Microsoft Windows 8 development is already underway, according to a Jan. 31 blog posting on the Microsoft Developer Network, and will apparently be "something completely different from what folks usually expect of Windows."
Microsoft CEO Steve Ballmer has reportedly suggested in the past that Windows 8 is currently under development, although the tech industry’s gravitation towards the cloud and the rise of browser-based operating systems such as Google Chrome could potentially have sizable influence on how the next Windows version operates.
Microsoft's Windows 8, the next form of the company’s operating system, may take a radical turn in its user interface and features, at least according to an official blog post by a Microsoft employee that was quickly taken down.
In a Jan. 31 blog posting on the Microsoft Developer Network, entitled "What's In Store for the Next Windows," a project manager with "the Windows update team" suggests that development of Windows 8 is already well underway. That blog posting was subsequently taken down, but the cached version can be found here.
Although the poster never mentions their name in that posting, nor the two others linked to it, the URL for that particular MSDN blog features the name "Sharad." The social-networking site LinkedIn lists one "Sharad Goel" as a program manager for "computer software" at Microsoft, based in the greater Seattle area.
When asked by eWEEK for confirmation of the blogger's identity, a Microsoft spokesperson responded with: "Going by LinkedIn isn't conclusive in this instance, as we also aren't quite sure who this blogger is because there are multiple people at Microsoft with that name." The spokesperson also declined comment about any future editions of Windows.
"Folks started asking me what’s in Windows 8—and the first thing I have to say is that I resonate [with] Steven Sinofsky’s interview on who said we’re calling it Windows 8?" reads the Jan. 31 blog posting. "So how am I referring to the next version of Windows without saying that many words—well simple—Windows.next."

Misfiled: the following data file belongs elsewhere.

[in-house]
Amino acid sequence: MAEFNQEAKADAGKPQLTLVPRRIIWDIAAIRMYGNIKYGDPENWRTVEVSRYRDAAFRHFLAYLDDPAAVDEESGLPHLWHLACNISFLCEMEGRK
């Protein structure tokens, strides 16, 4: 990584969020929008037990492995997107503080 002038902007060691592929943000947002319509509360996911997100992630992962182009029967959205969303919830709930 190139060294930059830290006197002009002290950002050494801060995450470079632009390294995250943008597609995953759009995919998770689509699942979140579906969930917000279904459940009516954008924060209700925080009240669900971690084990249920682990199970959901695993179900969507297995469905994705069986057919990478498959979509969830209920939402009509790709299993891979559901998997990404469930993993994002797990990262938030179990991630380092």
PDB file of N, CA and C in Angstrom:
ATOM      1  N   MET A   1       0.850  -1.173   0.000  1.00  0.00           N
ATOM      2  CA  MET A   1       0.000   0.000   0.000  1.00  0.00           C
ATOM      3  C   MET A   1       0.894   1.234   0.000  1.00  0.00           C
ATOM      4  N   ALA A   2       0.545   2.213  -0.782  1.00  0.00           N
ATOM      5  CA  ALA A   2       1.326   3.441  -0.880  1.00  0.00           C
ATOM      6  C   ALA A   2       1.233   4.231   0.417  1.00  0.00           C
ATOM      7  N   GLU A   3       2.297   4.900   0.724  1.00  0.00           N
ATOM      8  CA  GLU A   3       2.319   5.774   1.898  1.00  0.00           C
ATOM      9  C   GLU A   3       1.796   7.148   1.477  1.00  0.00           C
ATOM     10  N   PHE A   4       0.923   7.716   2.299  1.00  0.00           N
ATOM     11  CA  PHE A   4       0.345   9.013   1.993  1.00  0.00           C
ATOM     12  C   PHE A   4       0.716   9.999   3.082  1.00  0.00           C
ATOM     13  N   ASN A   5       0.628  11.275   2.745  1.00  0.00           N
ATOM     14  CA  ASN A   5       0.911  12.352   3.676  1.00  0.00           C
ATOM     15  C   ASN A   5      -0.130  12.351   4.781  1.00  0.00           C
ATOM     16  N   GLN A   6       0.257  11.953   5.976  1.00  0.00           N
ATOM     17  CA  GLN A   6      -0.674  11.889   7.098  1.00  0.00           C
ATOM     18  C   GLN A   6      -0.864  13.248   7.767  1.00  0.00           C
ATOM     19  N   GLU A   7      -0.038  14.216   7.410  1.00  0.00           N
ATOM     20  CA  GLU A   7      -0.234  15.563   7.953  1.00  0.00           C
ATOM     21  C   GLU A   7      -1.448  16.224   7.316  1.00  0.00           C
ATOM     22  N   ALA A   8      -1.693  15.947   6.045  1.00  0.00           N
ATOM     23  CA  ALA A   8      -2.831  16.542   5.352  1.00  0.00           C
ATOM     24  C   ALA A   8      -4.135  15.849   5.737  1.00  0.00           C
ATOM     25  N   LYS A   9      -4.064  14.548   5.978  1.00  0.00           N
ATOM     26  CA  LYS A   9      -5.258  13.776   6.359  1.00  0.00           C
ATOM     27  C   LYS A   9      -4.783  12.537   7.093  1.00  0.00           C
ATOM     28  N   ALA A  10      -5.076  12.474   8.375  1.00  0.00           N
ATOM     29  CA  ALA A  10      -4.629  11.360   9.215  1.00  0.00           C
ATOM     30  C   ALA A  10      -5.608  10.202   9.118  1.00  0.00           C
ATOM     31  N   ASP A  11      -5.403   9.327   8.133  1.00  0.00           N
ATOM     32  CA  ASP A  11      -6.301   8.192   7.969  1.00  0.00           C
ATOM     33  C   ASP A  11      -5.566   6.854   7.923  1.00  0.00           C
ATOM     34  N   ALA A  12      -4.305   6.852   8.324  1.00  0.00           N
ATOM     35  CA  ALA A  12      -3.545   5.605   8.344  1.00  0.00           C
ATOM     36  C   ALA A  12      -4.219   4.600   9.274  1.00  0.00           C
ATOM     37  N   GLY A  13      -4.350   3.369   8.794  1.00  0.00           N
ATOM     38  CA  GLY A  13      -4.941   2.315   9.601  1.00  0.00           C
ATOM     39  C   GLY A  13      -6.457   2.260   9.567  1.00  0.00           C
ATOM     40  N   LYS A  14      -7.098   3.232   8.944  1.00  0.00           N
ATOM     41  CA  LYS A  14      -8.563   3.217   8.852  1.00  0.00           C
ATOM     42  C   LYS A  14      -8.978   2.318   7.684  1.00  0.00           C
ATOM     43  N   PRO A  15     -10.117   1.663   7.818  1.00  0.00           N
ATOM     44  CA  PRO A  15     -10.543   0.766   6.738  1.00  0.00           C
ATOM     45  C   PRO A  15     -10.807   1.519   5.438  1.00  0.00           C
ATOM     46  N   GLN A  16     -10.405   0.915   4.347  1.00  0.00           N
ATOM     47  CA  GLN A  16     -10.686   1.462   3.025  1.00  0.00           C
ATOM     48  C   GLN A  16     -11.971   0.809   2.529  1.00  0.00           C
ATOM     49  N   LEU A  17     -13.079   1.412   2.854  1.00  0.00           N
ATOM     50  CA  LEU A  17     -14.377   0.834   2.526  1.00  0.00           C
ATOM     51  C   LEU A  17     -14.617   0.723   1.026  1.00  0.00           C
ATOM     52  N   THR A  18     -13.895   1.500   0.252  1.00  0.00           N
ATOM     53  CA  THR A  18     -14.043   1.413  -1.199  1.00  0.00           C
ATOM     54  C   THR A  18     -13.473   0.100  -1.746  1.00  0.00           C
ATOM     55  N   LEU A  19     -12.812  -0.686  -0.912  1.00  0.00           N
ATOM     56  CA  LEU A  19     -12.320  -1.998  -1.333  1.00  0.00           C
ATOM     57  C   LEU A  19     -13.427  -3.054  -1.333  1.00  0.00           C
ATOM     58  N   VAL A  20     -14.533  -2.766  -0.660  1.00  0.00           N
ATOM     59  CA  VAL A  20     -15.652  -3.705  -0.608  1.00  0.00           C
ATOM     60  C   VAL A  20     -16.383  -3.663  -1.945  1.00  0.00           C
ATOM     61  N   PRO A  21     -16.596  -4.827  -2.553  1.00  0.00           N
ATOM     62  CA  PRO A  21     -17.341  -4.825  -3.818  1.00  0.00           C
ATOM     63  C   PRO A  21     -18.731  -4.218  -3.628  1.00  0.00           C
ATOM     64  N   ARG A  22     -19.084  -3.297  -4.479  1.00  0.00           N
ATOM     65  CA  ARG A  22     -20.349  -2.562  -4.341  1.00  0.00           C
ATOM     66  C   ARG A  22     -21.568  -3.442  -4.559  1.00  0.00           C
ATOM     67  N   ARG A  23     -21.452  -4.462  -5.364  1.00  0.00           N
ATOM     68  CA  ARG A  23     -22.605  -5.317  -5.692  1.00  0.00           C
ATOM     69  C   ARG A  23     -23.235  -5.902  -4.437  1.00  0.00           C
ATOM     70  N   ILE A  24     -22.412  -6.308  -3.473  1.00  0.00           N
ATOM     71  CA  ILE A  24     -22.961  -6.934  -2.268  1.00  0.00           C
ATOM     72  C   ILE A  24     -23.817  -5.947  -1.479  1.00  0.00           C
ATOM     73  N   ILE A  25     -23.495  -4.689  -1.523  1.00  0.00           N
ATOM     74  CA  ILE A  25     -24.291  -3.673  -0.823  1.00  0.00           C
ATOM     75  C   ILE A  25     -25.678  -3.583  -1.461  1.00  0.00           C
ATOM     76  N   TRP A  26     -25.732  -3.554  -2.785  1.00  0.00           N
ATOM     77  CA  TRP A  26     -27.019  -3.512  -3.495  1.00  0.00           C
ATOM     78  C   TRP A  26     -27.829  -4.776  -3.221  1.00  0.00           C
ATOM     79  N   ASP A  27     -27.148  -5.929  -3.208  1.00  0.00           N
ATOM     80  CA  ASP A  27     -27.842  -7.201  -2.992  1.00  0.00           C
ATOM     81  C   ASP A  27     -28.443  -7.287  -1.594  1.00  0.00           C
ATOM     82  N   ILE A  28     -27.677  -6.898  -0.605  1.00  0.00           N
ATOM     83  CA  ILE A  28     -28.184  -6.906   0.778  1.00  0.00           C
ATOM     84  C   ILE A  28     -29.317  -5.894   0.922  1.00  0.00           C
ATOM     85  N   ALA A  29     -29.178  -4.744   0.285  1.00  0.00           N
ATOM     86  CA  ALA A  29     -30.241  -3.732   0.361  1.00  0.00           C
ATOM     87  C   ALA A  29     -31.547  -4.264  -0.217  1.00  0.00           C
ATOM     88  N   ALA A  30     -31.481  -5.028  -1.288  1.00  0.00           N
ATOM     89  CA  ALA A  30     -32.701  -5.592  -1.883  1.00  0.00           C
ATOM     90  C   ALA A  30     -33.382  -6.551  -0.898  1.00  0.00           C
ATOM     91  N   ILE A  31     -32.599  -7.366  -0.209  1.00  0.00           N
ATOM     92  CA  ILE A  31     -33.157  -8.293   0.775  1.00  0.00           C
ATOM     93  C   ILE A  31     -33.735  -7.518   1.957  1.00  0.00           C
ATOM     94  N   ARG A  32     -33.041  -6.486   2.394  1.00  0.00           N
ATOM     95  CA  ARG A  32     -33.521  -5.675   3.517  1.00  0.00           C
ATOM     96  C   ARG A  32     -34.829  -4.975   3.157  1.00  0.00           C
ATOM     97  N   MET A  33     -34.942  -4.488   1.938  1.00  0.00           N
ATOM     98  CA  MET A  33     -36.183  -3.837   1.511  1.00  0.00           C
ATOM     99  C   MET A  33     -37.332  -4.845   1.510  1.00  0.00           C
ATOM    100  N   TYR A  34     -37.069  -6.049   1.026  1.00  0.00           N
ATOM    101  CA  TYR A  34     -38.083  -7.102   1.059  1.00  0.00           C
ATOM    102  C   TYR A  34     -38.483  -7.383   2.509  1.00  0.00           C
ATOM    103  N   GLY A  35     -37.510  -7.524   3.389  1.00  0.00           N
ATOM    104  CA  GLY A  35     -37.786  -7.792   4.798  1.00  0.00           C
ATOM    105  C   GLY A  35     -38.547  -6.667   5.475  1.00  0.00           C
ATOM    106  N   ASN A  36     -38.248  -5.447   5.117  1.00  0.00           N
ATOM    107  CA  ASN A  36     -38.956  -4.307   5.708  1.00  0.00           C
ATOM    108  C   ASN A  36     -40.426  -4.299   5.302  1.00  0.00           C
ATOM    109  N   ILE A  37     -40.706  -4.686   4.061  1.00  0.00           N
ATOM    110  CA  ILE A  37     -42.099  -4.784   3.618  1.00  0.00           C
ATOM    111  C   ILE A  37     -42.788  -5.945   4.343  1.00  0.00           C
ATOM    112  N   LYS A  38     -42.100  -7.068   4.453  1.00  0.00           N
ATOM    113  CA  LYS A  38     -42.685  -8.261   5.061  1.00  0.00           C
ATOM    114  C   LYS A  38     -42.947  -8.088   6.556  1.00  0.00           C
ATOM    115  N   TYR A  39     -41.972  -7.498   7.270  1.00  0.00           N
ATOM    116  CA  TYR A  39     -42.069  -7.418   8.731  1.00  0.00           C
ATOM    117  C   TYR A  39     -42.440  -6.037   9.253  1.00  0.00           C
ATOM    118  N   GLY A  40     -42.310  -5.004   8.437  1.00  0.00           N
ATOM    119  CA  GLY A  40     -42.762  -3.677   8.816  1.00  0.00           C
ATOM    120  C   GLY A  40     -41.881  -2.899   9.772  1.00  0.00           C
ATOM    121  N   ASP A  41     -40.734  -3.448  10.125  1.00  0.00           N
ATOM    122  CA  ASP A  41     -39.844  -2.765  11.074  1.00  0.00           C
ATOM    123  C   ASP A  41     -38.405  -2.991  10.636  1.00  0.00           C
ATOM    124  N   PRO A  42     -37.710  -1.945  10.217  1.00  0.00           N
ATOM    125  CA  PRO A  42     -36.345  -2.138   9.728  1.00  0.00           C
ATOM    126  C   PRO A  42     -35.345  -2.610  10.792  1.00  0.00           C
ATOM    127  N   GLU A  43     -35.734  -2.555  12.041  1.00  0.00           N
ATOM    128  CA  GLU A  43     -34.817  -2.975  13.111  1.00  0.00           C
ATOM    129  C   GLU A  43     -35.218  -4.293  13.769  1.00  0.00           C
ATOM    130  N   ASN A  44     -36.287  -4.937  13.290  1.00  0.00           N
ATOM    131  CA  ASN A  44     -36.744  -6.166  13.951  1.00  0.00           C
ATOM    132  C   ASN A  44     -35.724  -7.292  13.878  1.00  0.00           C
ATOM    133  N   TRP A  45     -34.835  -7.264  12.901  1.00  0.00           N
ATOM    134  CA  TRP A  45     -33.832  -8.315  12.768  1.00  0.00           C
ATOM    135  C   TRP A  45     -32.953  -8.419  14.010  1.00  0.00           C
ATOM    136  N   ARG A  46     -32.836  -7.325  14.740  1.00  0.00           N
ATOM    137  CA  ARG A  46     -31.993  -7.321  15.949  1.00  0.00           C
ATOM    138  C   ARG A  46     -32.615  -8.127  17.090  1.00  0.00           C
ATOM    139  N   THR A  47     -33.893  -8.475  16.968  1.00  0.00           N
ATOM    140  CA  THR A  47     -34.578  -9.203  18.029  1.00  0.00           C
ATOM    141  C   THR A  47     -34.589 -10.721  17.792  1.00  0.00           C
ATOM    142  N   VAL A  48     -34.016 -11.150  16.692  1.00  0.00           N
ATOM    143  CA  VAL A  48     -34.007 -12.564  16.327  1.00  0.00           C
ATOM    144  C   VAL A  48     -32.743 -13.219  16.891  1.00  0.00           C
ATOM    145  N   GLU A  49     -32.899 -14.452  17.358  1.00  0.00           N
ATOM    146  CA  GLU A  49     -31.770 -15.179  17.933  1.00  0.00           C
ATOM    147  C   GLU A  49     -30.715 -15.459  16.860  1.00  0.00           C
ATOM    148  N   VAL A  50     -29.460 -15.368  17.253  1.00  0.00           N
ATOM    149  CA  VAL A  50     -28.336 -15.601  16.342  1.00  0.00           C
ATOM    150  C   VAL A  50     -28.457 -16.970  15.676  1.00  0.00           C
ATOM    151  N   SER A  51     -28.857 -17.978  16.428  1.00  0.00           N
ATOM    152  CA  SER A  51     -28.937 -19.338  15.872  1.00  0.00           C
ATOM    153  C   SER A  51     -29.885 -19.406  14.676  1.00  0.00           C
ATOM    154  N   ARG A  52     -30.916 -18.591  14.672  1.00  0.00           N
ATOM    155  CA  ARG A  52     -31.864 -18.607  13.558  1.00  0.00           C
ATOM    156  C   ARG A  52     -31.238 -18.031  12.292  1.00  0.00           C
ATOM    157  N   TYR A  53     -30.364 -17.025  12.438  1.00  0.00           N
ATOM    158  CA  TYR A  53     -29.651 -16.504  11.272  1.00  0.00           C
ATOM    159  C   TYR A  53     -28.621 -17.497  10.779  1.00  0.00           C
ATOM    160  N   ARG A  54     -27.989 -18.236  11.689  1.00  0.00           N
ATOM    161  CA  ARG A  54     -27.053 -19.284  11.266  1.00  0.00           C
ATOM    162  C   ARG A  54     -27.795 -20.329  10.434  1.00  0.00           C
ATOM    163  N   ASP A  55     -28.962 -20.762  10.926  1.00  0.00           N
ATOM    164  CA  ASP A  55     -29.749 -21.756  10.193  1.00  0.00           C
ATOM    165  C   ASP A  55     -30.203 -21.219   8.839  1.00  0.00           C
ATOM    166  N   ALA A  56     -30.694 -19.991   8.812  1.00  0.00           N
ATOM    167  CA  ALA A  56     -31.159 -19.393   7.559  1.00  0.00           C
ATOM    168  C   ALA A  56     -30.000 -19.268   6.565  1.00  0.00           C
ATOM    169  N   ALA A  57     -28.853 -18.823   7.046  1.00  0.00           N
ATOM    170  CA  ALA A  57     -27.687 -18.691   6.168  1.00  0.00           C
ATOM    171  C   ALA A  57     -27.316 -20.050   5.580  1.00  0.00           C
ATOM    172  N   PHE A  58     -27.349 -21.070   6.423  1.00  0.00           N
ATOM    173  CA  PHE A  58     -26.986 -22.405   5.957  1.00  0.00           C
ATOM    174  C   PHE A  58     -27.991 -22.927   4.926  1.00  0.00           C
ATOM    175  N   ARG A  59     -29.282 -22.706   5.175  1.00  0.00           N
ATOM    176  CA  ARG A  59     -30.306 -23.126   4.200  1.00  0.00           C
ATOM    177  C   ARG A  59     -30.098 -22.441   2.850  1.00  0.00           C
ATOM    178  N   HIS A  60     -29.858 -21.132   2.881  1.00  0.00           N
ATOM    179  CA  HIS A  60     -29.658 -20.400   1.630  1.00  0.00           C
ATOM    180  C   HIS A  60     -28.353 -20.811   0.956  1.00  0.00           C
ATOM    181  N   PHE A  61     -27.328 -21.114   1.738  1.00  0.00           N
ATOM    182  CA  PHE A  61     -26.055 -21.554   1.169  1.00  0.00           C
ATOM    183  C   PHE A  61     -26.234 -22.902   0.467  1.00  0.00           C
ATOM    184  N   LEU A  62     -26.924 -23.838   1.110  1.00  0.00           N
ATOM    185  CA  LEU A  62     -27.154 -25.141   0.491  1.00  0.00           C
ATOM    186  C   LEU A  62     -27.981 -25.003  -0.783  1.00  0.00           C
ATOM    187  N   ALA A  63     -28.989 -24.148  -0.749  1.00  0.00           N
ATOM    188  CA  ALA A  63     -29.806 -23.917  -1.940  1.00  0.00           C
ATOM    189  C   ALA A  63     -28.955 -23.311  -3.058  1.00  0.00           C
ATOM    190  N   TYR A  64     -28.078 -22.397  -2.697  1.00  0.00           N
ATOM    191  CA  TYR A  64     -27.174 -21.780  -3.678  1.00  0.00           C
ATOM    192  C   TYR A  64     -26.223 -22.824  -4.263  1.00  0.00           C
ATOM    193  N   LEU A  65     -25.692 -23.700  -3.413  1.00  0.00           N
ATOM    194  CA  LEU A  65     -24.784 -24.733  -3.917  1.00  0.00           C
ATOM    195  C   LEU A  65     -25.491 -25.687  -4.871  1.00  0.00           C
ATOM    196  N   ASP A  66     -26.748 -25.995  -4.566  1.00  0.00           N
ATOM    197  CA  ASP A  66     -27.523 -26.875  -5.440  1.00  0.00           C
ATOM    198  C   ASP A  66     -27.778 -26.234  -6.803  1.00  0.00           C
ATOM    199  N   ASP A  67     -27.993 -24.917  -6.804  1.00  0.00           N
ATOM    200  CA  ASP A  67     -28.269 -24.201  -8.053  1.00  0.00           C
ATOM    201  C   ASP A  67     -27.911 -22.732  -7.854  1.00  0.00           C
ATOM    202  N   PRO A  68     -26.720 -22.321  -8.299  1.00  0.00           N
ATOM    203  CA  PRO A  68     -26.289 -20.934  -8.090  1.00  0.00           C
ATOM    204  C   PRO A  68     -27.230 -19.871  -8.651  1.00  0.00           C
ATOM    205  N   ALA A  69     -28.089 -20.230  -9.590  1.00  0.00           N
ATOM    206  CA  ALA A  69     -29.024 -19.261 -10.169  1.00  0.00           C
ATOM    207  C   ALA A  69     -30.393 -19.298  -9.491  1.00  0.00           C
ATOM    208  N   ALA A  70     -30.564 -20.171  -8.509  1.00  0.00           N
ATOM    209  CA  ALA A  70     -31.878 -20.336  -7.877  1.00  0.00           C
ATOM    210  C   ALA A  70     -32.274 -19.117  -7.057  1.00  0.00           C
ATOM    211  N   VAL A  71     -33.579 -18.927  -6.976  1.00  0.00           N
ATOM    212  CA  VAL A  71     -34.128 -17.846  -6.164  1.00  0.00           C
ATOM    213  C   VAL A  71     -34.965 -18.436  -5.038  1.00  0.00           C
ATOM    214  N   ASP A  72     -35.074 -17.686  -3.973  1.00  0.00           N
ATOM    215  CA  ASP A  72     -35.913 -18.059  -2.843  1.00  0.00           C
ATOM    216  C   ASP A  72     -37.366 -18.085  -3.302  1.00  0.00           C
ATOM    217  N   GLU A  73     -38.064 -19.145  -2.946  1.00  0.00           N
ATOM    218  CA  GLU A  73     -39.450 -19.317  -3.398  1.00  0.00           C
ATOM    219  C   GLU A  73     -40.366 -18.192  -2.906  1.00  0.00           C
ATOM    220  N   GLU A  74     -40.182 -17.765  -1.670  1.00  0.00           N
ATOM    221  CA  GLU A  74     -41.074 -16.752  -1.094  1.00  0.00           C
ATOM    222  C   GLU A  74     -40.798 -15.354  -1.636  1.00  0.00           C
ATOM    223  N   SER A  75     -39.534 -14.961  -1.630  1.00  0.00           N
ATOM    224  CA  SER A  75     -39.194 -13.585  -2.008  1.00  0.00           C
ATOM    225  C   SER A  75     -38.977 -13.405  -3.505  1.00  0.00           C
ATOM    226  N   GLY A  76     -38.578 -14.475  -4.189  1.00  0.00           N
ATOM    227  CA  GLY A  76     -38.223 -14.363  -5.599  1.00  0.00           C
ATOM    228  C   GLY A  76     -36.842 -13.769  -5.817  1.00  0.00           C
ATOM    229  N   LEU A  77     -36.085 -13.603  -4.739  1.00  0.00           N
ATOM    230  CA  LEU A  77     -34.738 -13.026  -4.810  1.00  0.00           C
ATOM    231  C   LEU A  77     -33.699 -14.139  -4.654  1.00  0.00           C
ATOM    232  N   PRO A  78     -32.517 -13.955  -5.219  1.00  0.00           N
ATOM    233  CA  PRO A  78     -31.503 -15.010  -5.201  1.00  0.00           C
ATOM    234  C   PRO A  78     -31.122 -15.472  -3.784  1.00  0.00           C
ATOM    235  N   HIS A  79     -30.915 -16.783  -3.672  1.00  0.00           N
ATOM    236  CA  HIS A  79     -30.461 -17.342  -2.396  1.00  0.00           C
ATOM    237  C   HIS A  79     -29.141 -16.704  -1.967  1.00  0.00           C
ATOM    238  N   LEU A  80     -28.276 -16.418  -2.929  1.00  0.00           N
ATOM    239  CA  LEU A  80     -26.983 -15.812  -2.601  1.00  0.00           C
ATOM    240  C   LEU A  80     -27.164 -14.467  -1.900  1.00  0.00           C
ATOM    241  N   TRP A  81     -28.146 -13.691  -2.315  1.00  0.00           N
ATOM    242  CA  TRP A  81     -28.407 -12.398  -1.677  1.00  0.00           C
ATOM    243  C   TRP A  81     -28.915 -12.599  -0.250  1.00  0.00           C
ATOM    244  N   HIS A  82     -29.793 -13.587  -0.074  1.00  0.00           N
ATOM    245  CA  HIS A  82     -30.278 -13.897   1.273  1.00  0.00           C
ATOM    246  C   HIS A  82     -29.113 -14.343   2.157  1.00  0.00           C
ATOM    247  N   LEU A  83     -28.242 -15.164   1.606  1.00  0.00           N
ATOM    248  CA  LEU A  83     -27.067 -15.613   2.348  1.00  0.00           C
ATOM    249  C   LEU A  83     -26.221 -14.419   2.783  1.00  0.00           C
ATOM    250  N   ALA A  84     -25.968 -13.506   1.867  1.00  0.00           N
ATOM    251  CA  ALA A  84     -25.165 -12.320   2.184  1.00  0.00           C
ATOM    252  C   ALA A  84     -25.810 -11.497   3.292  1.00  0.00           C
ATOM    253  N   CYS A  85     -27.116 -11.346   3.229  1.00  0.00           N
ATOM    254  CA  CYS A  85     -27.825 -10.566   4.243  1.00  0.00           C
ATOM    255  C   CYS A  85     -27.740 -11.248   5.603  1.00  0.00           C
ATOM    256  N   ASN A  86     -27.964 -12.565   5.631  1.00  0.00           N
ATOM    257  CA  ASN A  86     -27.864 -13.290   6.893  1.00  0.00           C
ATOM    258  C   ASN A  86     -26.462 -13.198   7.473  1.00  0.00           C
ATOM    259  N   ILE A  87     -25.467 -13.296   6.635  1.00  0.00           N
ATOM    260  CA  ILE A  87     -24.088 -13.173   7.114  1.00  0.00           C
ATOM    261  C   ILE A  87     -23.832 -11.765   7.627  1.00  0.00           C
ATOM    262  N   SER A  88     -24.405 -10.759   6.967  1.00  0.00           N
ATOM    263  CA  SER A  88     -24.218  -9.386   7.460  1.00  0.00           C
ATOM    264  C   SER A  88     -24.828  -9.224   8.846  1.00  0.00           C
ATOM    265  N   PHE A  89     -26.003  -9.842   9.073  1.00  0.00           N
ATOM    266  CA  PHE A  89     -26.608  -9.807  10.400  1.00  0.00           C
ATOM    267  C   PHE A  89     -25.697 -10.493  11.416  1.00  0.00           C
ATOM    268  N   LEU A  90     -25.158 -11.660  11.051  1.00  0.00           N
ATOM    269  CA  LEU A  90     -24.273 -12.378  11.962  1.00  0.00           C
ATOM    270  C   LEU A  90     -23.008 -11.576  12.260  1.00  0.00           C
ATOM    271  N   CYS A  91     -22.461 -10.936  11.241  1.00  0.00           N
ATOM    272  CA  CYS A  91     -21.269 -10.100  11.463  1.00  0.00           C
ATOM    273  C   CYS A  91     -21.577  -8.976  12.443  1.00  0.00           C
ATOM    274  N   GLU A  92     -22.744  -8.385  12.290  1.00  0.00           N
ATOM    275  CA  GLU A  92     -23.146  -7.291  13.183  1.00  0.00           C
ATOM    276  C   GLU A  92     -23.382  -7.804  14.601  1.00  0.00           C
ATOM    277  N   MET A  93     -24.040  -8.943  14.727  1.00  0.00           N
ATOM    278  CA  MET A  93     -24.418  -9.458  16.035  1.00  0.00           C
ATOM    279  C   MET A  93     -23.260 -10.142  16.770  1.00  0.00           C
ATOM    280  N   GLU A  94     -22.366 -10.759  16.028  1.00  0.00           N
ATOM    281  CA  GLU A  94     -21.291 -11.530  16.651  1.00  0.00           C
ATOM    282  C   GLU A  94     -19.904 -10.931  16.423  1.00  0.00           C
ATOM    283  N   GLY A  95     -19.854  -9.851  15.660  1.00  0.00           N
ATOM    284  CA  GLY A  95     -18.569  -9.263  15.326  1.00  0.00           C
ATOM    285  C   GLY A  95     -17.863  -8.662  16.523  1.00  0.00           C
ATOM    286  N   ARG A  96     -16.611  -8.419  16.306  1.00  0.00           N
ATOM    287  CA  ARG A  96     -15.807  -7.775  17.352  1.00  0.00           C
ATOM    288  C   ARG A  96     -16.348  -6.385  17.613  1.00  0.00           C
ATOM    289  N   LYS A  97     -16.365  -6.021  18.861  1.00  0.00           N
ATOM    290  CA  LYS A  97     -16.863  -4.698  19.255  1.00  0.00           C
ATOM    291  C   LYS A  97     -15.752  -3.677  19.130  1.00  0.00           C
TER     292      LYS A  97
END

The next version of Windows, according to the blogger, "will be something completely different from what folks usually expect of Windows—I am simply impressed with the process that Steven has set up to listen to our customers needs and wants and get a team together that can make it happen."
Further details are not forthcoming, at least not in the Jan. 31 post. "That's about it for the time being—I know I’m not sharing much at this point but right now I can’t as we work towards finalizing that vision."
Rumors of Windows 8 development have been drifting around online even before the Oct. 22 launch of Windows 7. In mid-October, a European health care newsletter quoted Microsoft CEO Steve Ballmer as telling the audience at the U.K. press launch of Windows 7, "We've got Windows 8 under development now."
When eWEEK sought to confirm that quote, a Microsoft spokesperson claimed that no transcript of Ballmer’s remarks was available, along with: "We have nothing to share about Windows 8 at this point as we are super-focused on delivering Windows 7 and sharing the value it offers to our customers."
Around that time, the rumor-mill surrounding Windows 8 also kicked even higher gear over the LinkedIn page for one Robert Morgan, a senior member of Microsoft's Research & Development team, who listed his current projects as "128bit architecture compatibility with the Windows 8 kernel and Windows 9 project plan."
Microsoft refused to confirm or deny whether Robert Morgan actually existed, offering eWEEK a "no comment" reply on Nov. 24. That opened the door to the possibility that the LinkedIn page had been faked.
The increased prevalence of the cloud, and the rise of browser-based operating systems such as Google’s Chrome OS, has the potential to affect the development of Windows 8. How Microsoft intends to integrate the cloud into future versions of its flagship product remains to be seen, but leaked PowerPoint slides purportedly shown by Microsoft during the last Professional Developers Conference in Los Angeles suggest that Windows 8 could be released in 2012.